Two Hundred and Fifty Miles through North Wales: Day 2, Part 1

On Tuesday 16th September 1890, Edwin, Maria, Ellis and Lydia left Llangollen after watching trout in the river and breakfast at The Grapes Hotel. The group head for Corwen passing Berwyn Station, the Horse Shoe Falls and the Church of Llantysillio.

The Grapes Hotel

Postal Directory, 1886, showing The Grapes Hotel, Llangollen. Available to view at Denbighshire Archives.

Tuesday 16th September 1890

Llangollen to Corwen, Bala and Dolgelly [Dolgellau]

The squawking of the jackdaws wakened us rather early so up we got up and out about seven o’clock, delighted with the prospect of another fine day.  I strolled down to the bridge and by the Old Cottages near the Corn Mill, I met a young fellow evidently a visitor. One of these cottages was covered with onions hung all over the side of the cottage, he asked me very simply if they were placed there to keep the wet out.  I said “no you flat, for the sparrows to roast in” he looked very hard, evidently thinking I had done him one, a little further on I met Lydia and Ellis.  We then adjourned to the Bridge and watched the trout sporting about in the River until breakfast time.  After doing ample justice to what the Grapes Hotel provided for our benefit, at ten o’clock we were ready for Corwen “Now Tommy” was the signal for off.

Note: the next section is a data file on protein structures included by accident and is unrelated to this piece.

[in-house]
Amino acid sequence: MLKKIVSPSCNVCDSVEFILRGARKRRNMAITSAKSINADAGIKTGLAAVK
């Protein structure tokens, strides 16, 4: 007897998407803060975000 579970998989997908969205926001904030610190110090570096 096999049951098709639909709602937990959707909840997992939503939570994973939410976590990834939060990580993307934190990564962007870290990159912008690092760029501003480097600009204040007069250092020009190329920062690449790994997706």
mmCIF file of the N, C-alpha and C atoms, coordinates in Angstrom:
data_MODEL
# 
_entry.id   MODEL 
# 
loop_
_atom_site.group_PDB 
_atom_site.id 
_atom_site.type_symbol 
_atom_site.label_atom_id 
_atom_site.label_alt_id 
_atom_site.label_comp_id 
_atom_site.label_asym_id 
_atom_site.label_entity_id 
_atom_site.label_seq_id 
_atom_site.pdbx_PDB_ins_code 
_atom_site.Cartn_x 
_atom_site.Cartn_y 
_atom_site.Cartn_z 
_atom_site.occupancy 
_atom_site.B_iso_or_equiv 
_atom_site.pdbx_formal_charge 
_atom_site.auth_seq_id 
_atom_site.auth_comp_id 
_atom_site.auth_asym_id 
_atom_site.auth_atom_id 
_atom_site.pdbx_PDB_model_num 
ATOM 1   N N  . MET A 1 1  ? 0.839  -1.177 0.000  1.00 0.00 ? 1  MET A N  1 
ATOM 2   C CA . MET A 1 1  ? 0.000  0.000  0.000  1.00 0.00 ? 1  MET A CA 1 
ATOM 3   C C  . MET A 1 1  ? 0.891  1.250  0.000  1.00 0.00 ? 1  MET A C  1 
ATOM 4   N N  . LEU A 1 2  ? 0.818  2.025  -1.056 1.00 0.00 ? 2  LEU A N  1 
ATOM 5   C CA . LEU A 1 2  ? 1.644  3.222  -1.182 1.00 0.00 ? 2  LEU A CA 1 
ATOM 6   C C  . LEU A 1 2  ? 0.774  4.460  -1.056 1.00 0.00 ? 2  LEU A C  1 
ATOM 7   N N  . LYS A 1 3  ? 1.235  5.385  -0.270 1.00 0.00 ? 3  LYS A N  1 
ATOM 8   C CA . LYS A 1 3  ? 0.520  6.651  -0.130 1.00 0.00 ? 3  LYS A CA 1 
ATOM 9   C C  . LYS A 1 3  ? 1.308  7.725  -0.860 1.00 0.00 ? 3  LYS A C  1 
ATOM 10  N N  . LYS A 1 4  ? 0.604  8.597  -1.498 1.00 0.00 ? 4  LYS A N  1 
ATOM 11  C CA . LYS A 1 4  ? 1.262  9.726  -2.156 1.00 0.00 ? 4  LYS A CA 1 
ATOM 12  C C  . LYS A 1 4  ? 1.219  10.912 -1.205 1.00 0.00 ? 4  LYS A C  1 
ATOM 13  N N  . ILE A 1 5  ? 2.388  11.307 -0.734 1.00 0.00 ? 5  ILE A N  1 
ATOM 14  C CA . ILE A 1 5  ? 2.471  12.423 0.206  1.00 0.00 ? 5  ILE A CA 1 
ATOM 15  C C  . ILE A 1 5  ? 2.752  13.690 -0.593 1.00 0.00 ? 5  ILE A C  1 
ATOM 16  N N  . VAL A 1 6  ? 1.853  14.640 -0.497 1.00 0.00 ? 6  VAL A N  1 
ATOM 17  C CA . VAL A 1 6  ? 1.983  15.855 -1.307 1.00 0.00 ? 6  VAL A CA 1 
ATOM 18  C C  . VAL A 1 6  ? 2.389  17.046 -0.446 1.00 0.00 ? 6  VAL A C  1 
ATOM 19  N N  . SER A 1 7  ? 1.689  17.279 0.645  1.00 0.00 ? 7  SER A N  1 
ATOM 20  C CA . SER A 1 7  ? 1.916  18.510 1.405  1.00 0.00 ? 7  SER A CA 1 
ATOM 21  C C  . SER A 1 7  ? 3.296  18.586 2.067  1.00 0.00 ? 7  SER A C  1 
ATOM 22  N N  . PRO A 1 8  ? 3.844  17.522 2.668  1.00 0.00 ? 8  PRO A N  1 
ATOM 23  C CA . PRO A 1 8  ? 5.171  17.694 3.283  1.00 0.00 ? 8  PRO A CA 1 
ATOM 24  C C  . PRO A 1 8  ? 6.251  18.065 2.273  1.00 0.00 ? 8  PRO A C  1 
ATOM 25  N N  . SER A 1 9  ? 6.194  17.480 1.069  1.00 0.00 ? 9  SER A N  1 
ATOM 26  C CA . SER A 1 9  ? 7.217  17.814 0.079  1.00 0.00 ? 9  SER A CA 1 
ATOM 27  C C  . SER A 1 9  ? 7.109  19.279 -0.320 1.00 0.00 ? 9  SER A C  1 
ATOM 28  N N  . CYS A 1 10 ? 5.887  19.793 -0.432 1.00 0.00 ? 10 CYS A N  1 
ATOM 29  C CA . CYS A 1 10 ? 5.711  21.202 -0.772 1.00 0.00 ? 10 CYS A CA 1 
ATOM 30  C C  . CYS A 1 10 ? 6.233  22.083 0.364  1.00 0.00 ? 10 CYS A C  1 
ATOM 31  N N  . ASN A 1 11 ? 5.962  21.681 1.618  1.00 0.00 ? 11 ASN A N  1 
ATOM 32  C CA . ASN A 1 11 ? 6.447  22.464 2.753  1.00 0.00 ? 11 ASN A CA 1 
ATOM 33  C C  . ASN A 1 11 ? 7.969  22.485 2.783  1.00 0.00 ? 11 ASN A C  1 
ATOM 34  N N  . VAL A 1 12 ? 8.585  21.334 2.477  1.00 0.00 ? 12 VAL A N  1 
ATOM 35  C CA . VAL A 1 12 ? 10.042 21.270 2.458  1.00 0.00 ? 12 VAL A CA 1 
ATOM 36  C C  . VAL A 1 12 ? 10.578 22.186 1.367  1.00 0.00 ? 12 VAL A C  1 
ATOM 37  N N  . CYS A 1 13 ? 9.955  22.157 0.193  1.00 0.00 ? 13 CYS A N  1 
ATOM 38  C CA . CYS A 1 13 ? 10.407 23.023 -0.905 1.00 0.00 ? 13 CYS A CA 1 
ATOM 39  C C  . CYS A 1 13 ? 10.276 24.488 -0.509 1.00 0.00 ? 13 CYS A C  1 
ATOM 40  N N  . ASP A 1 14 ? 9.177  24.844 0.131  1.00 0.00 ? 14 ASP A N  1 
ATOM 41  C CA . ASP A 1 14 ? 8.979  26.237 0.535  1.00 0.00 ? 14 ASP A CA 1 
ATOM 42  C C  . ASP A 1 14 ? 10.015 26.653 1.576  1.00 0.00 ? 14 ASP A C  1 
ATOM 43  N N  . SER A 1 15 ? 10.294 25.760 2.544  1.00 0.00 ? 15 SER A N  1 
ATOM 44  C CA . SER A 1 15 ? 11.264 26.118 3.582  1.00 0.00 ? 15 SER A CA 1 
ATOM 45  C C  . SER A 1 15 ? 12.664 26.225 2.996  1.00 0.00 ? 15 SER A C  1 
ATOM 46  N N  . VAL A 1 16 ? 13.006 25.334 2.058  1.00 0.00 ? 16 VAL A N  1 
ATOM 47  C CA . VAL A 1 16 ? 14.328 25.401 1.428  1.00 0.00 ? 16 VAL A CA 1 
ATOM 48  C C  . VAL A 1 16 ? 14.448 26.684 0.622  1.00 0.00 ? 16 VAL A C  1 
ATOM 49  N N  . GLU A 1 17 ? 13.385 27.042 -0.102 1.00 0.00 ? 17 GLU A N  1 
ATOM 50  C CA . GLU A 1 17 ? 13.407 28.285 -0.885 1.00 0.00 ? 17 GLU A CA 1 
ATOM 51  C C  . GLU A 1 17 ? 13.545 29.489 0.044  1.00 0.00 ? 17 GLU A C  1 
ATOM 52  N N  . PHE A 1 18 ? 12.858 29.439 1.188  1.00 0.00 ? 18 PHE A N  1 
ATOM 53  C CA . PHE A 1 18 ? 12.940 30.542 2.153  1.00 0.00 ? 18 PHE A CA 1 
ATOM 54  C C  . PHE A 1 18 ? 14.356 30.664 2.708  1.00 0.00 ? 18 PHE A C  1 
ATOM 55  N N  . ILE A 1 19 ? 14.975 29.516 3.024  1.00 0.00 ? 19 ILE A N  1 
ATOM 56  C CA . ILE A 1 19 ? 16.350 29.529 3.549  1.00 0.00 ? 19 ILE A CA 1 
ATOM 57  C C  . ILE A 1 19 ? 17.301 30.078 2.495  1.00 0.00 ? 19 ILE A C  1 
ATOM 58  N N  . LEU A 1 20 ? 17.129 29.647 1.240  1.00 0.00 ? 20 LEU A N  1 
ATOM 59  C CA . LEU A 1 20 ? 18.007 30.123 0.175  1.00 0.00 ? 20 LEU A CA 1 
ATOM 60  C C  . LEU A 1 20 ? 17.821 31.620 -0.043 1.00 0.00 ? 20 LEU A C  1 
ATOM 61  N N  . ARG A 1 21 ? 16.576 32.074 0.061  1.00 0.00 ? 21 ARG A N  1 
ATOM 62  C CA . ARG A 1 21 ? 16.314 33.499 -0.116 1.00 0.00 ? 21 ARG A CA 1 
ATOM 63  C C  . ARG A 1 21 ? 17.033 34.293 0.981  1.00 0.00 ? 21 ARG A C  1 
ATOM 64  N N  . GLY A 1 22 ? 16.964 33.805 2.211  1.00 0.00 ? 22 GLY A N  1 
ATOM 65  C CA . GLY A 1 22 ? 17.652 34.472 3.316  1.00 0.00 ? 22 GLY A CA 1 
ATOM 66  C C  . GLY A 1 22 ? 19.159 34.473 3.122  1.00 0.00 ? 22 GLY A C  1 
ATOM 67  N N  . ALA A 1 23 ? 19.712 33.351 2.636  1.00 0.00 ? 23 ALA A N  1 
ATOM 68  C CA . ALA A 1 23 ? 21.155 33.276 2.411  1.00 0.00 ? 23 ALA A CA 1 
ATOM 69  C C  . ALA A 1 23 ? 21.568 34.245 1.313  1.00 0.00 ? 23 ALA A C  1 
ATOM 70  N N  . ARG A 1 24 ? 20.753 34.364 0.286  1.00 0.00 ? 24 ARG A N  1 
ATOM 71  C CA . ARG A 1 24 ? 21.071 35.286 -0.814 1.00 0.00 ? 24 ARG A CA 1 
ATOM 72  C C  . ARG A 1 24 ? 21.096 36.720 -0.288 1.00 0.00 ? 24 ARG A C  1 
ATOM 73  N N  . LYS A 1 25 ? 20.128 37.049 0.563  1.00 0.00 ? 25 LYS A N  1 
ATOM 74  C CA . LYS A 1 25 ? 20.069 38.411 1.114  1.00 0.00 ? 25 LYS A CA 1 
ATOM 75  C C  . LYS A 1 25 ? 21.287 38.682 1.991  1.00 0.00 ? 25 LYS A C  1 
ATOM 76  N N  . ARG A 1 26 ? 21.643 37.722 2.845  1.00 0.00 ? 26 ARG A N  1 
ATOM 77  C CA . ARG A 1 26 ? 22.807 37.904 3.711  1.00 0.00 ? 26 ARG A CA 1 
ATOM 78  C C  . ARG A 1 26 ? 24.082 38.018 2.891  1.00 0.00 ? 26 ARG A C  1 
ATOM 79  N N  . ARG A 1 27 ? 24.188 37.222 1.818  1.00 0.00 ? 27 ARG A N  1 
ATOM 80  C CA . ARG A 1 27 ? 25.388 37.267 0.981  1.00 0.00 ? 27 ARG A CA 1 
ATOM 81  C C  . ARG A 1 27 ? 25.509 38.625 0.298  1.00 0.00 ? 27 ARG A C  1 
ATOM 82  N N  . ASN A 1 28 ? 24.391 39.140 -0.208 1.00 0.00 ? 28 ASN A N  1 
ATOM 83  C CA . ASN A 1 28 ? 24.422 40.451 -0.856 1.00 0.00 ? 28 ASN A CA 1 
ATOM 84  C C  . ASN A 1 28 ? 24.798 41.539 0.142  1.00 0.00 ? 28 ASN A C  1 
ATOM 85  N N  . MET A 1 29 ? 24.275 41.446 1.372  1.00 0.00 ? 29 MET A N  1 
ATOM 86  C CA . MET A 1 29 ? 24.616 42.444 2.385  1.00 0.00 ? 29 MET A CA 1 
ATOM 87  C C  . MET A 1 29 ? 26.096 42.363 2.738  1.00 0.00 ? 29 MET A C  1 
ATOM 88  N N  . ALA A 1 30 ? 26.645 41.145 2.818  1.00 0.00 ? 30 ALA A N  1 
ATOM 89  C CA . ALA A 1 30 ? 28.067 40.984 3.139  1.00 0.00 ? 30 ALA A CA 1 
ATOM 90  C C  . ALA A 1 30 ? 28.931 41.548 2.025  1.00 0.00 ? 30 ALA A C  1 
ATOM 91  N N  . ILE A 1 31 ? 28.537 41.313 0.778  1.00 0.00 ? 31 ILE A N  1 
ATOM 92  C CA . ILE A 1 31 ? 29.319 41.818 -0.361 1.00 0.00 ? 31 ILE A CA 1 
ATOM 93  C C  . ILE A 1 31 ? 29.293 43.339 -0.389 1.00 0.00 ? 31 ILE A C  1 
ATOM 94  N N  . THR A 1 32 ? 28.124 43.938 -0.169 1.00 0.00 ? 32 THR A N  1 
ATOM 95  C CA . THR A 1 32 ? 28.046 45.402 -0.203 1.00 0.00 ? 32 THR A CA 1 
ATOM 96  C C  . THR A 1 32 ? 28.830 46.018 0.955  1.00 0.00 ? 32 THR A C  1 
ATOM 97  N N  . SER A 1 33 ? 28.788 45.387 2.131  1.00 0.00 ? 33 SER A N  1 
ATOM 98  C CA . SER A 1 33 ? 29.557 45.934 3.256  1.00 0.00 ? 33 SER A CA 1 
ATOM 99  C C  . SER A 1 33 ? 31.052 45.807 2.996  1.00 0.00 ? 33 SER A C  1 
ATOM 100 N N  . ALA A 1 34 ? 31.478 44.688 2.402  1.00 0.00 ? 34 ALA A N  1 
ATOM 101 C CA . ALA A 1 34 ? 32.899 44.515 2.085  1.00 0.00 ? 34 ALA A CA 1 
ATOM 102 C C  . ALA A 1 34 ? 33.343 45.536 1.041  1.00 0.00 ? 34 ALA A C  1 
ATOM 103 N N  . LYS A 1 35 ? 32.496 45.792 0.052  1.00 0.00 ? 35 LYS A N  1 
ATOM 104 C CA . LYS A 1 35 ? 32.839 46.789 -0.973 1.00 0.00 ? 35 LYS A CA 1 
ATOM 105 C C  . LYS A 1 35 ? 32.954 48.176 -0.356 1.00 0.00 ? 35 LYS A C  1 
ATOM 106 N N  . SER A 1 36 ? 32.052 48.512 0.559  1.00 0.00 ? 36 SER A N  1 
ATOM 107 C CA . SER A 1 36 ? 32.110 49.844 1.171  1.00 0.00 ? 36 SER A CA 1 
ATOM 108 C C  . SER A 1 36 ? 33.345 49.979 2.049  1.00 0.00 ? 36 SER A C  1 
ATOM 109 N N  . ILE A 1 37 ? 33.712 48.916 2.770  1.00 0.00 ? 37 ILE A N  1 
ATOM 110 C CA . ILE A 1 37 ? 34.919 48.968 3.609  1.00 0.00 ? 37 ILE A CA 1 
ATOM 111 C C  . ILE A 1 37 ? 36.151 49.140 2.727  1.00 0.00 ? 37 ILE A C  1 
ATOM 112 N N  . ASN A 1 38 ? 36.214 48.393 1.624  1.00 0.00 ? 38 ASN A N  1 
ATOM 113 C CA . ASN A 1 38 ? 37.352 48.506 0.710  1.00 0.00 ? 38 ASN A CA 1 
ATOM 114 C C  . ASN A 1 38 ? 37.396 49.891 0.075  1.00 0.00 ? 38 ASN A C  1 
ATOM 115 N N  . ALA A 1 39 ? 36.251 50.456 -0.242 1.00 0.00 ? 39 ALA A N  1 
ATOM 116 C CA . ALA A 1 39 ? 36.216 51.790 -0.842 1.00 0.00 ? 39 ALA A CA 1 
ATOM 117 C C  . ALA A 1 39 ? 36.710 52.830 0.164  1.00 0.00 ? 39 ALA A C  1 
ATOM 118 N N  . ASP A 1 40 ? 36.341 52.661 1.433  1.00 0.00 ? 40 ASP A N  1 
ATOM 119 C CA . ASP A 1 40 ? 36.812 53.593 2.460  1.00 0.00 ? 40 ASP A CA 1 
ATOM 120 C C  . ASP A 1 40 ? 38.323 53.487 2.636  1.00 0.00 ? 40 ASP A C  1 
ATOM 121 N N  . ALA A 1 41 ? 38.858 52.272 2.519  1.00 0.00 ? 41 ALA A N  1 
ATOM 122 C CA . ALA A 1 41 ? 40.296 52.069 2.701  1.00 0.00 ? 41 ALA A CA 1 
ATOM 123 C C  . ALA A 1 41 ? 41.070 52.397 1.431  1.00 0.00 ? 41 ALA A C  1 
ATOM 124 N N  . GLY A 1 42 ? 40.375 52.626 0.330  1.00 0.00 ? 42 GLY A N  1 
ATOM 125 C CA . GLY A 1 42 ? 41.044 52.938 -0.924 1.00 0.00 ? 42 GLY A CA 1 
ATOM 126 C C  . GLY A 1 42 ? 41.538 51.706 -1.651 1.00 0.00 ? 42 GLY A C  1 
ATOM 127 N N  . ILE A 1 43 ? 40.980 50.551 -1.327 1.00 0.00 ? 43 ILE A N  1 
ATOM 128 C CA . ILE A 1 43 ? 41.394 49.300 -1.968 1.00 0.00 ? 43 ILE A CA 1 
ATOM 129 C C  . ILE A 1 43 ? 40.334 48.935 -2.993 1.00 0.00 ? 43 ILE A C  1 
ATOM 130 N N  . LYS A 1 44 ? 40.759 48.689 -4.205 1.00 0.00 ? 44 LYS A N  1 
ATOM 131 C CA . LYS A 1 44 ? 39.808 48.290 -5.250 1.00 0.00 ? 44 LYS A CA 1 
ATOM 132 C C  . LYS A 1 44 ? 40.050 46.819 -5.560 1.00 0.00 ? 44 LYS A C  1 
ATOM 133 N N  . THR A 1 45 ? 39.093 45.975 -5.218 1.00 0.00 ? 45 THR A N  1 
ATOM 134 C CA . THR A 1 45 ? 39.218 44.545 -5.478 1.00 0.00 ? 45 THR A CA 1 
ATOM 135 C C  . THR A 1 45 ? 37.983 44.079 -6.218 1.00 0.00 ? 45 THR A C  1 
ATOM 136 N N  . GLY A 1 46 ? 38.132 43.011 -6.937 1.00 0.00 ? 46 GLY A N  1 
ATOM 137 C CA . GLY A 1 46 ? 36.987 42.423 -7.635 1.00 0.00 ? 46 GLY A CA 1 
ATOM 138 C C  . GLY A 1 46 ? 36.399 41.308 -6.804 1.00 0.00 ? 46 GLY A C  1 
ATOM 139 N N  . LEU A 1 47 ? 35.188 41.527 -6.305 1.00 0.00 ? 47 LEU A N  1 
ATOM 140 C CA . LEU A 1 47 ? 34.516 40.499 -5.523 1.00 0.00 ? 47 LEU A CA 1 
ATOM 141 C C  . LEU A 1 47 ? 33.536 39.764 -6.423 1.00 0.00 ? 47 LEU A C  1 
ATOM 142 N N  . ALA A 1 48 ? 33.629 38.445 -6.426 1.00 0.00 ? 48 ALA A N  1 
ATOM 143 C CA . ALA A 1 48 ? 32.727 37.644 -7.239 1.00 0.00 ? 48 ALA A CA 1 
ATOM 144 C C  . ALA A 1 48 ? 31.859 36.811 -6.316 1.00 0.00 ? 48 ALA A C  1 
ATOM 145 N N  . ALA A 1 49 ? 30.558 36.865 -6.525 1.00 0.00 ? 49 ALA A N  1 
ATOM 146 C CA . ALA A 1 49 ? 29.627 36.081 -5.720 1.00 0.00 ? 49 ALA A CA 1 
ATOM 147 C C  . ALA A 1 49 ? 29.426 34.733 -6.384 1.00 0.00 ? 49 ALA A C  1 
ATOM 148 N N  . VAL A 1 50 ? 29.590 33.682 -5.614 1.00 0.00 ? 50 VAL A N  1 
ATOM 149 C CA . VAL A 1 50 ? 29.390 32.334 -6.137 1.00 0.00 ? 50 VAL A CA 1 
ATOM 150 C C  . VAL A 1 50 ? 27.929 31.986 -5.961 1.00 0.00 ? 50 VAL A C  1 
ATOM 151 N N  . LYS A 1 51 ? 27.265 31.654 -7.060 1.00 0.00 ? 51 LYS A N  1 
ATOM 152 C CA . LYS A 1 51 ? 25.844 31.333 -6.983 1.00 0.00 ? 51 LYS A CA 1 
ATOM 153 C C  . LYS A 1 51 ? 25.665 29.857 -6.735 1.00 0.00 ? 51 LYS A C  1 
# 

We paid a parting visit to Mother Pierce, when we saw Maggie her daughter coming down Barbers Hill to “wag our paws” before leaving and in return for their kindness, I promised to find Maggie a dairy man for a husband, but I am afraid this will be a rather difficult job for me to undertake.  Getting a last view of Crow Castle we drive on past the Berwyn Station and get a pretty view of the chain bridge on the high ground. Above the chain bridge, we see the Mansion of Mr Theodore Martin, author of the “life of the Prince Consort”.  A short distance further up the river there is a semicircular weir forming a beautiful cascade which was constructed by Telford for the purpose of feeding the Ellesmere Canal, this is generally known as the “Horse Shoe falls”. Close behind this is the little Church of Llantysilio, this Church stands in one of the sweetest spots in the district in a secluded well wooded vale close by the River Dee.  In the Church yard are some large Yew trees, and the whole scene is so calm and lovely that it might make one in love with death, like to be buried in so sweet a place.

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